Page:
In my last post, I tried to explain the difference between the standard character format and the stylized design format of trademarks. Once you’ve done that, you need to decide what class of good you want to protect. Classes determines which types of goods or services your mark will apply to.
The class is a way of identifying what your customers purchase from you. If it’s a physical thing, it’s a good. If they hire you to perform some activity for them, it’s a service. For example, if you sell t-shirts, you sell goods. If you do custom silk-screening but don’t sell your own t-shirts, you’re performing a service.
The USPTO publishes an ID Manual with thousands of approved descriptions. If one of those identifications accurately describes what you’re selling, you can use that. If you can’t find an accurate description, you can also request to add your own.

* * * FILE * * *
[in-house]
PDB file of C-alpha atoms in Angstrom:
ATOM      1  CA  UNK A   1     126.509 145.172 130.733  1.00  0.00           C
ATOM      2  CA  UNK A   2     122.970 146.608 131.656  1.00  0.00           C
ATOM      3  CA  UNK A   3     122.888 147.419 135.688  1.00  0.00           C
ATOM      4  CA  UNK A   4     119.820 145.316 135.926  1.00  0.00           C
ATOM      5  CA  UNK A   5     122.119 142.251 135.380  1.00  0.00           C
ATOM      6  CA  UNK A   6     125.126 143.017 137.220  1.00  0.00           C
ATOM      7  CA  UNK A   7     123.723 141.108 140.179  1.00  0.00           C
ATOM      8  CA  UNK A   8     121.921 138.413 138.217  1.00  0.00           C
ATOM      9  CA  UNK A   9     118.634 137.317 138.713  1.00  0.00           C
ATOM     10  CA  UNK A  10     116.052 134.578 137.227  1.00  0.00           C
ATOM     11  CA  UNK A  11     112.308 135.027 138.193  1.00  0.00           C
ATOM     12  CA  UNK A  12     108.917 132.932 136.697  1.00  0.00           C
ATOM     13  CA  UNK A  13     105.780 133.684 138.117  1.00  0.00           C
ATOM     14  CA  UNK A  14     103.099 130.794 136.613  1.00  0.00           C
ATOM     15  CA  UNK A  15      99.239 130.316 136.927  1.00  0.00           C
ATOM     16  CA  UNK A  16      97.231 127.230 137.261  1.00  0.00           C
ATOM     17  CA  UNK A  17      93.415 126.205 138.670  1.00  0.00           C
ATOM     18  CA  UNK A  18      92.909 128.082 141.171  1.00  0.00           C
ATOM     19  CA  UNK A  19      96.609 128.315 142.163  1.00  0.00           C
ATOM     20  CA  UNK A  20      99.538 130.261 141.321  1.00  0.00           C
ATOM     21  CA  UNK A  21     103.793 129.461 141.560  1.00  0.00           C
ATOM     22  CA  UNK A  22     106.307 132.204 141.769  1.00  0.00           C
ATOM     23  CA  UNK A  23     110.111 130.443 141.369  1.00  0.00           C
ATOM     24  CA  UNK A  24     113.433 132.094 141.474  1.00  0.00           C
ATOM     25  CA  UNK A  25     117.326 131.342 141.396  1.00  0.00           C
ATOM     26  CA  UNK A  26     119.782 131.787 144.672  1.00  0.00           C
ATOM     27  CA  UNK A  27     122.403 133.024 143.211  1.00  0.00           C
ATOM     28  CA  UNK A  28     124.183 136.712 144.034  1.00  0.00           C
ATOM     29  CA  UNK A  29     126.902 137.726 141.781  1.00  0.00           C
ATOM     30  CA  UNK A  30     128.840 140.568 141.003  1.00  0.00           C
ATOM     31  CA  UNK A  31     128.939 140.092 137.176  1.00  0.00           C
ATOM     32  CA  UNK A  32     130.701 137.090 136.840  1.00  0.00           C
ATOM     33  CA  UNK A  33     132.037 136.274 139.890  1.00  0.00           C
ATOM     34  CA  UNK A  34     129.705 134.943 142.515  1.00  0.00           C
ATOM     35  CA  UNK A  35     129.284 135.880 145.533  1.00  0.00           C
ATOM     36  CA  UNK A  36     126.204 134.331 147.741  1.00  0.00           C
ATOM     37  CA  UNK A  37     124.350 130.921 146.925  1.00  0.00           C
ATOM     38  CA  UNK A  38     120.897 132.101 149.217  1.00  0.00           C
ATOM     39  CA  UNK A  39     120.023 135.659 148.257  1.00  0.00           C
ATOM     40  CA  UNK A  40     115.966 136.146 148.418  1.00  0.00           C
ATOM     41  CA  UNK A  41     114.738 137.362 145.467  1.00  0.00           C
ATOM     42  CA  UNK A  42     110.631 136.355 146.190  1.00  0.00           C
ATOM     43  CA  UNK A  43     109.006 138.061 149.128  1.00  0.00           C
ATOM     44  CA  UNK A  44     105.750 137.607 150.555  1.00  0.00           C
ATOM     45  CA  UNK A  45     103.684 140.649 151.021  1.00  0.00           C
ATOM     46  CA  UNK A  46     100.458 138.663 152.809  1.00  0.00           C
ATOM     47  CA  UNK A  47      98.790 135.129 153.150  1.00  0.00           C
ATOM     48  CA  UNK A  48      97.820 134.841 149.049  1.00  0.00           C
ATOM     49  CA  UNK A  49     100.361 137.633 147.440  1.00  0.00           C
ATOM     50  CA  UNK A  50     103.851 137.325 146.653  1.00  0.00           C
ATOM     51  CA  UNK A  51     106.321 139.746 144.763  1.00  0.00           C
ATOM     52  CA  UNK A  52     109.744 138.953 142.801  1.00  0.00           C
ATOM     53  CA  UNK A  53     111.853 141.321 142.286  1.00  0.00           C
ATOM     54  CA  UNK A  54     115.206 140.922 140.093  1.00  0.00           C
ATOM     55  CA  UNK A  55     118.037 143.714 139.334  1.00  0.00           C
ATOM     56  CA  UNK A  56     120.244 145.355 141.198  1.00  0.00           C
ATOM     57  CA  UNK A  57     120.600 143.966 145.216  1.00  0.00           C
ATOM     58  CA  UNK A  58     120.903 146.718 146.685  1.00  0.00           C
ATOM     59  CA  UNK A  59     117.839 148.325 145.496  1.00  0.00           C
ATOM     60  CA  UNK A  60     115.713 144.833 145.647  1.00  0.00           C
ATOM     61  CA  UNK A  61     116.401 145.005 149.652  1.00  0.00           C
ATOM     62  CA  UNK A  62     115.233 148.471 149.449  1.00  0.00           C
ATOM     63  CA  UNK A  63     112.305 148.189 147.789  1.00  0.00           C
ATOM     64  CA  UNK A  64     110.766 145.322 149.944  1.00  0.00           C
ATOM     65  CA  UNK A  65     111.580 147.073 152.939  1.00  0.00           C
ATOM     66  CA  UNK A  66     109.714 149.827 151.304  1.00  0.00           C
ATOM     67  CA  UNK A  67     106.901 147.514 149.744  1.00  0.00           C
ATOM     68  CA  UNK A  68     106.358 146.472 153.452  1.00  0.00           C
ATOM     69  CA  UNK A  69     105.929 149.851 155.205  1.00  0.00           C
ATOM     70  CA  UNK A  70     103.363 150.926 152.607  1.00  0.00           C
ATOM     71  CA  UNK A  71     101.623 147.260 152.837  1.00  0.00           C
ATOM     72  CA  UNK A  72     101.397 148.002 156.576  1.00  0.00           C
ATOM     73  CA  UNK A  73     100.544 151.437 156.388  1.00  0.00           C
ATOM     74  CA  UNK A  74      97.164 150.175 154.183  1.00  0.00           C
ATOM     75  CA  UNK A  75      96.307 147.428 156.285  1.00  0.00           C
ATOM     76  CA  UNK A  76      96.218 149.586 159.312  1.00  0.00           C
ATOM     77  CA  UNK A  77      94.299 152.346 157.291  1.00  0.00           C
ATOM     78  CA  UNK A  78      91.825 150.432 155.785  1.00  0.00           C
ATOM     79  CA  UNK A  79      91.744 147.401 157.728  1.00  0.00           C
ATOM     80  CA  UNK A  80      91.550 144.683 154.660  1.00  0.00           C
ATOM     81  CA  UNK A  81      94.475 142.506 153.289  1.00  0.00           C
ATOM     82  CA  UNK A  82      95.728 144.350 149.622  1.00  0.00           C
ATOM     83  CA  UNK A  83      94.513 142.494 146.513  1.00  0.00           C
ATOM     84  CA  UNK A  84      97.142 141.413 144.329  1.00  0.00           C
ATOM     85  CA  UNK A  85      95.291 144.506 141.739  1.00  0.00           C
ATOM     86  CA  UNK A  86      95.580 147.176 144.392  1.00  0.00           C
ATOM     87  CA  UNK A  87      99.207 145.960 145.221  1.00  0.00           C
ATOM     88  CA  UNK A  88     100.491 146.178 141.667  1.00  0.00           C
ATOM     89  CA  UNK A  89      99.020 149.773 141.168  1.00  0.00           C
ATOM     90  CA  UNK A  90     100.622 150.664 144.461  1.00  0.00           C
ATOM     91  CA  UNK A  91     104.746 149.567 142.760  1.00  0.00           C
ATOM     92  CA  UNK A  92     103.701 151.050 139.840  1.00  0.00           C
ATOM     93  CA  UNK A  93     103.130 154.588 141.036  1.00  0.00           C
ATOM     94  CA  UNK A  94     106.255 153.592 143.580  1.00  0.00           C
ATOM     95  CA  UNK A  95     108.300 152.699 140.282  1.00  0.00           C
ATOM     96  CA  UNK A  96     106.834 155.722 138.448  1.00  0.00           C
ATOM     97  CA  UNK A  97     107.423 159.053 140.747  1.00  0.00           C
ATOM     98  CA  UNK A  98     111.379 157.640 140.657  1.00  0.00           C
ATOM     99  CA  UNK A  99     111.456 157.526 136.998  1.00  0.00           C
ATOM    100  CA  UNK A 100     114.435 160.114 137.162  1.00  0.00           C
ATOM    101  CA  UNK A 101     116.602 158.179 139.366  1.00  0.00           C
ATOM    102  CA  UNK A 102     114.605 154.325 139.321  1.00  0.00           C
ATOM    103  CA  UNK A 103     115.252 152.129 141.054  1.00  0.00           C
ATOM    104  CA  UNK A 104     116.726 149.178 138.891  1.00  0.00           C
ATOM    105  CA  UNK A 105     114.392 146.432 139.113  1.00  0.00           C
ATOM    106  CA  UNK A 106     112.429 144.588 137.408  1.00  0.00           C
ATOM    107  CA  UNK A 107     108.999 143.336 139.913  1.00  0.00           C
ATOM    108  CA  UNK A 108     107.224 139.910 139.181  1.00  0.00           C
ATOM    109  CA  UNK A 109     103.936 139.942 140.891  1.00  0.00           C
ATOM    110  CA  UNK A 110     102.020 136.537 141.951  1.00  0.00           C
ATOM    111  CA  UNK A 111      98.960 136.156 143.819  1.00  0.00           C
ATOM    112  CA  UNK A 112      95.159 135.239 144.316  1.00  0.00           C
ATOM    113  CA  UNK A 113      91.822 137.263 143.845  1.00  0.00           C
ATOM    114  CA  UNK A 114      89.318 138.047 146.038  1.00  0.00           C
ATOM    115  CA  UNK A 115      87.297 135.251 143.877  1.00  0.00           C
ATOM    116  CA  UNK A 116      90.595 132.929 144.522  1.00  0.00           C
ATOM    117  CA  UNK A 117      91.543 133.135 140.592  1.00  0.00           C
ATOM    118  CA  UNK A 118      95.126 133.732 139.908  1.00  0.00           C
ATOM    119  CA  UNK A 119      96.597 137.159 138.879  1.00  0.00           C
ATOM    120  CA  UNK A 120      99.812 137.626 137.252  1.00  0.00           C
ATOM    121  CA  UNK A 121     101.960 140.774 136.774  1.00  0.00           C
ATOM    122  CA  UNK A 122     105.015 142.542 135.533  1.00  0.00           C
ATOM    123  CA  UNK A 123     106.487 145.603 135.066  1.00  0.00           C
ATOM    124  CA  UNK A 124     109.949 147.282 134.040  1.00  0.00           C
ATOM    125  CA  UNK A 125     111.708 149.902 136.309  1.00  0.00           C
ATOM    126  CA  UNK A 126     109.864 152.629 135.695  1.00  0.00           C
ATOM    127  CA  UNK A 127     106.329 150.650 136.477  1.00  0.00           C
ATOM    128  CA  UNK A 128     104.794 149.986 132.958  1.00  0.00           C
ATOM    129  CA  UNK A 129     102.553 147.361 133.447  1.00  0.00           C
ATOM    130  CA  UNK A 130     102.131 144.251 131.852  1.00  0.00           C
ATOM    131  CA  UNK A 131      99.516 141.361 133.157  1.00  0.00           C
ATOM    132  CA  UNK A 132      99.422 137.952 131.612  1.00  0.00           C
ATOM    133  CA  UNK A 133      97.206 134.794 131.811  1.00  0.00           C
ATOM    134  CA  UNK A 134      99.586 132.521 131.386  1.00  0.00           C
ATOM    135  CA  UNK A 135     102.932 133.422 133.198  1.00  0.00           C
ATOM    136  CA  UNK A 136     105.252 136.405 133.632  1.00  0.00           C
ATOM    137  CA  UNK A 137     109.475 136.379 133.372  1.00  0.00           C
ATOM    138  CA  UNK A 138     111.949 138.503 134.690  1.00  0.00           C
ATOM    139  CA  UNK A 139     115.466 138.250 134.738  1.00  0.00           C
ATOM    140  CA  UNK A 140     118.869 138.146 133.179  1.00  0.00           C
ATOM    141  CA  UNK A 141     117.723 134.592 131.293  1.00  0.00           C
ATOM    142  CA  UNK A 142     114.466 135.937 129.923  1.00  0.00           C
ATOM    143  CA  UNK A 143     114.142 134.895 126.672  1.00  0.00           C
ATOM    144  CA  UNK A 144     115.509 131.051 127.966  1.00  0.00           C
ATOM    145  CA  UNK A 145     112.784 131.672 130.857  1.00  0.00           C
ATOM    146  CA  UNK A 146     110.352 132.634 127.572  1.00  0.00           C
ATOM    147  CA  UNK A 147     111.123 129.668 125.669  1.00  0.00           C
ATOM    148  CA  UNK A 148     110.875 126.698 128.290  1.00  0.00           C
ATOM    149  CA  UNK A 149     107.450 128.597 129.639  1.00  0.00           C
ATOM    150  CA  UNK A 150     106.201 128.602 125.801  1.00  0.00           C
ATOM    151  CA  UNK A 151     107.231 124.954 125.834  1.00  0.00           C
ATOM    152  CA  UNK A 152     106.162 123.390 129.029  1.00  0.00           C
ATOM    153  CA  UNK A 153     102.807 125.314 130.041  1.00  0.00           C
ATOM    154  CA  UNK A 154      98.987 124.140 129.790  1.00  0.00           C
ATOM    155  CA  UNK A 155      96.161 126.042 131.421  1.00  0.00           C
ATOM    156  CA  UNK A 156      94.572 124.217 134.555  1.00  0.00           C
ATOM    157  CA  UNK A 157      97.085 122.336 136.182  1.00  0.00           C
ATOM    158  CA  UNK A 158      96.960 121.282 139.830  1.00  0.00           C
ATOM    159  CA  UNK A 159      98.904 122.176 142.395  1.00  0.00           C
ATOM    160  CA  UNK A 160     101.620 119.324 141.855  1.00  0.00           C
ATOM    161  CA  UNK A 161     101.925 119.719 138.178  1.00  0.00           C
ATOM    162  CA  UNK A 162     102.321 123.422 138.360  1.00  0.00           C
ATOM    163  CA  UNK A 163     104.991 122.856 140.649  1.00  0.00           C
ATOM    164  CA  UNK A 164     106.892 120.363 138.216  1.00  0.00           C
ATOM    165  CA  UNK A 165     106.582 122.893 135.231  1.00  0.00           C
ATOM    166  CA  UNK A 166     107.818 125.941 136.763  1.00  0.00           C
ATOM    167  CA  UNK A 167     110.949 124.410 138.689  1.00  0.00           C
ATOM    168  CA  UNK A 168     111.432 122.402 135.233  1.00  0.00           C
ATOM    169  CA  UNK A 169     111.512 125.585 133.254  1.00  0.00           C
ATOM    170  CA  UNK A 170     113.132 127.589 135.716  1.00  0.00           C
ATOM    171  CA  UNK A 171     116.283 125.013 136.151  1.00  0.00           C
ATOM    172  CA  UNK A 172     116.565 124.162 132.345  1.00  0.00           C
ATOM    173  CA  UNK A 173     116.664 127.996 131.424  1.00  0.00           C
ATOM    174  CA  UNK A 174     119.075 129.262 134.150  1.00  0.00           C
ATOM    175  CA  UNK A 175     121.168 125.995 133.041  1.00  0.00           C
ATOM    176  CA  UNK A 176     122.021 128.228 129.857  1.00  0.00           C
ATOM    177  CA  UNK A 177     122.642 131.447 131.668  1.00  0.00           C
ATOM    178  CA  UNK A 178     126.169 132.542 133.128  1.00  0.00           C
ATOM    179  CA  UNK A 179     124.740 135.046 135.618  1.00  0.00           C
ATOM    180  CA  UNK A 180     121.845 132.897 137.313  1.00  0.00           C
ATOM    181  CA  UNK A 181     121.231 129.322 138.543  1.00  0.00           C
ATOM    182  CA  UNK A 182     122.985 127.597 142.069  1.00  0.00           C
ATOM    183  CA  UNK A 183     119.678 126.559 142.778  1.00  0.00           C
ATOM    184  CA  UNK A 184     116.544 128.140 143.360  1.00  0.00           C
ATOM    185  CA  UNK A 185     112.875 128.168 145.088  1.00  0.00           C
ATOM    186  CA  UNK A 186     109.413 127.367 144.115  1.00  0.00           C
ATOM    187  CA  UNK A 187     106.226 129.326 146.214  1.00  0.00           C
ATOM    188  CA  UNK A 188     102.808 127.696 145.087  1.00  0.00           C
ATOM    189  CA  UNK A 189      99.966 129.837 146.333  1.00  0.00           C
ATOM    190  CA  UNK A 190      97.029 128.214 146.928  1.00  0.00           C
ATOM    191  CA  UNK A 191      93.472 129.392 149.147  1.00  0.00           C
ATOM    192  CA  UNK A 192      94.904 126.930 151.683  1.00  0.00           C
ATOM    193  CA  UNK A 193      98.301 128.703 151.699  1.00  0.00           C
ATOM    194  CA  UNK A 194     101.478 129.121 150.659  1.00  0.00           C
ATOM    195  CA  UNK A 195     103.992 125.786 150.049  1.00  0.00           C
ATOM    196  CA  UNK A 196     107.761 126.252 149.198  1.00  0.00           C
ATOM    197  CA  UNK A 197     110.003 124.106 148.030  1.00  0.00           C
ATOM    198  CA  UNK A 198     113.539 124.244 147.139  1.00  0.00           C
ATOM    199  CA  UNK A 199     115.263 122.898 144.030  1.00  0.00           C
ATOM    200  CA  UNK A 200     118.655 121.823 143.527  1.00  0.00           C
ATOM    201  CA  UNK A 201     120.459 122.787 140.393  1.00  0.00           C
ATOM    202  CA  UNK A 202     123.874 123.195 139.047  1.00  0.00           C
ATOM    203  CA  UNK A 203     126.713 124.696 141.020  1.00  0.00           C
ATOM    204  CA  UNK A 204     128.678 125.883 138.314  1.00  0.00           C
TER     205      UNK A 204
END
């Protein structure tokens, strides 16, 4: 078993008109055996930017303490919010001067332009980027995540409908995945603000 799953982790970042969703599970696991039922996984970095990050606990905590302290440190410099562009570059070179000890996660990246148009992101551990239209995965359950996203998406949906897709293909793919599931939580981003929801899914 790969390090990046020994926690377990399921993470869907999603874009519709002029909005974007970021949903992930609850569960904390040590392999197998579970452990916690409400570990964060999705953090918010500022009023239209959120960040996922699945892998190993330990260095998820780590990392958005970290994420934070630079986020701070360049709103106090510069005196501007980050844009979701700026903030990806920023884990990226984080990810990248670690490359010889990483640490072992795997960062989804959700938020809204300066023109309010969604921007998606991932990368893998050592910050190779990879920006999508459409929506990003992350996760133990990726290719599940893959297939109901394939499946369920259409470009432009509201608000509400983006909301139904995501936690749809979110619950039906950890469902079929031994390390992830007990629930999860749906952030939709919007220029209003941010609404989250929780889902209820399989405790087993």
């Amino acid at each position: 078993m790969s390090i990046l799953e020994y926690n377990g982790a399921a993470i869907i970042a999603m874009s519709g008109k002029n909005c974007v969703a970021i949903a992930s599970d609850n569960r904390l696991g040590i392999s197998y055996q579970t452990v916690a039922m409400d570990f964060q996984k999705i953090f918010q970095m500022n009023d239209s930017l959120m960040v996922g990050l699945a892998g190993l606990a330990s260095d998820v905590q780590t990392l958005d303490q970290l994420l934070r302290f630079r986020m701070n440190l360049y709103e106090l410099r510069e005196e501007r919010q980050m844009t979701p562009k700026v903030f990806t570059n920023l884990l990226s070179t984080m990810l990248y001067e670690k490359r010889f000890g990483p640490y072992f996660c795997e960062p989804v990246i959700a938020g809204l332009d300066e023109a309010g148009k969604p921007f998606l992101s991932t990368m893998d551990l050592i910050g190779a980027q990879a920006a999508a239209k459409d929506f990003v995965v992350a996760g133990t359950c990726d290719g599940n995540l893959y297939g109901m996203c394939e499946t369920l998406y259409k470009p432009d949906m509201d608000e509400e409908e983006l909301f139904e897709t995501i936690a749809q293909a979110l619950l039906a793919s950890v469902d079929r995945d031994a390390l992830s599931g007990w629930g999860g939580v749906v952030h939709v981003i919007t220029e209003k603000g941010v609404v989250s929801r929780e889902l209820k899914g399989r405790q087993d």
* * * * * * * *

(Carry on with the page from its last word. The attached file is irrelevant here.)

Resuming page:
It’s important that you get your description right the first time. You can’t add to the description later, or even change it once it’s filed. Any changes must be done on a new application.
Now, let’s suppose that you’ll be selling more than one type of good. The descriptions are organized into 45 classes. While you can use more than one description in a particular class, the cost of a trademark is based on how many classes you want to protect. Since each trademark is $350, attempting to put your mark on goods in different classes can add up quickly. Therefore, it’s important to properly identify your goods, spending some time evaluating which marks you want to protect, and properly evaluating the most effective method of protecting for your mark.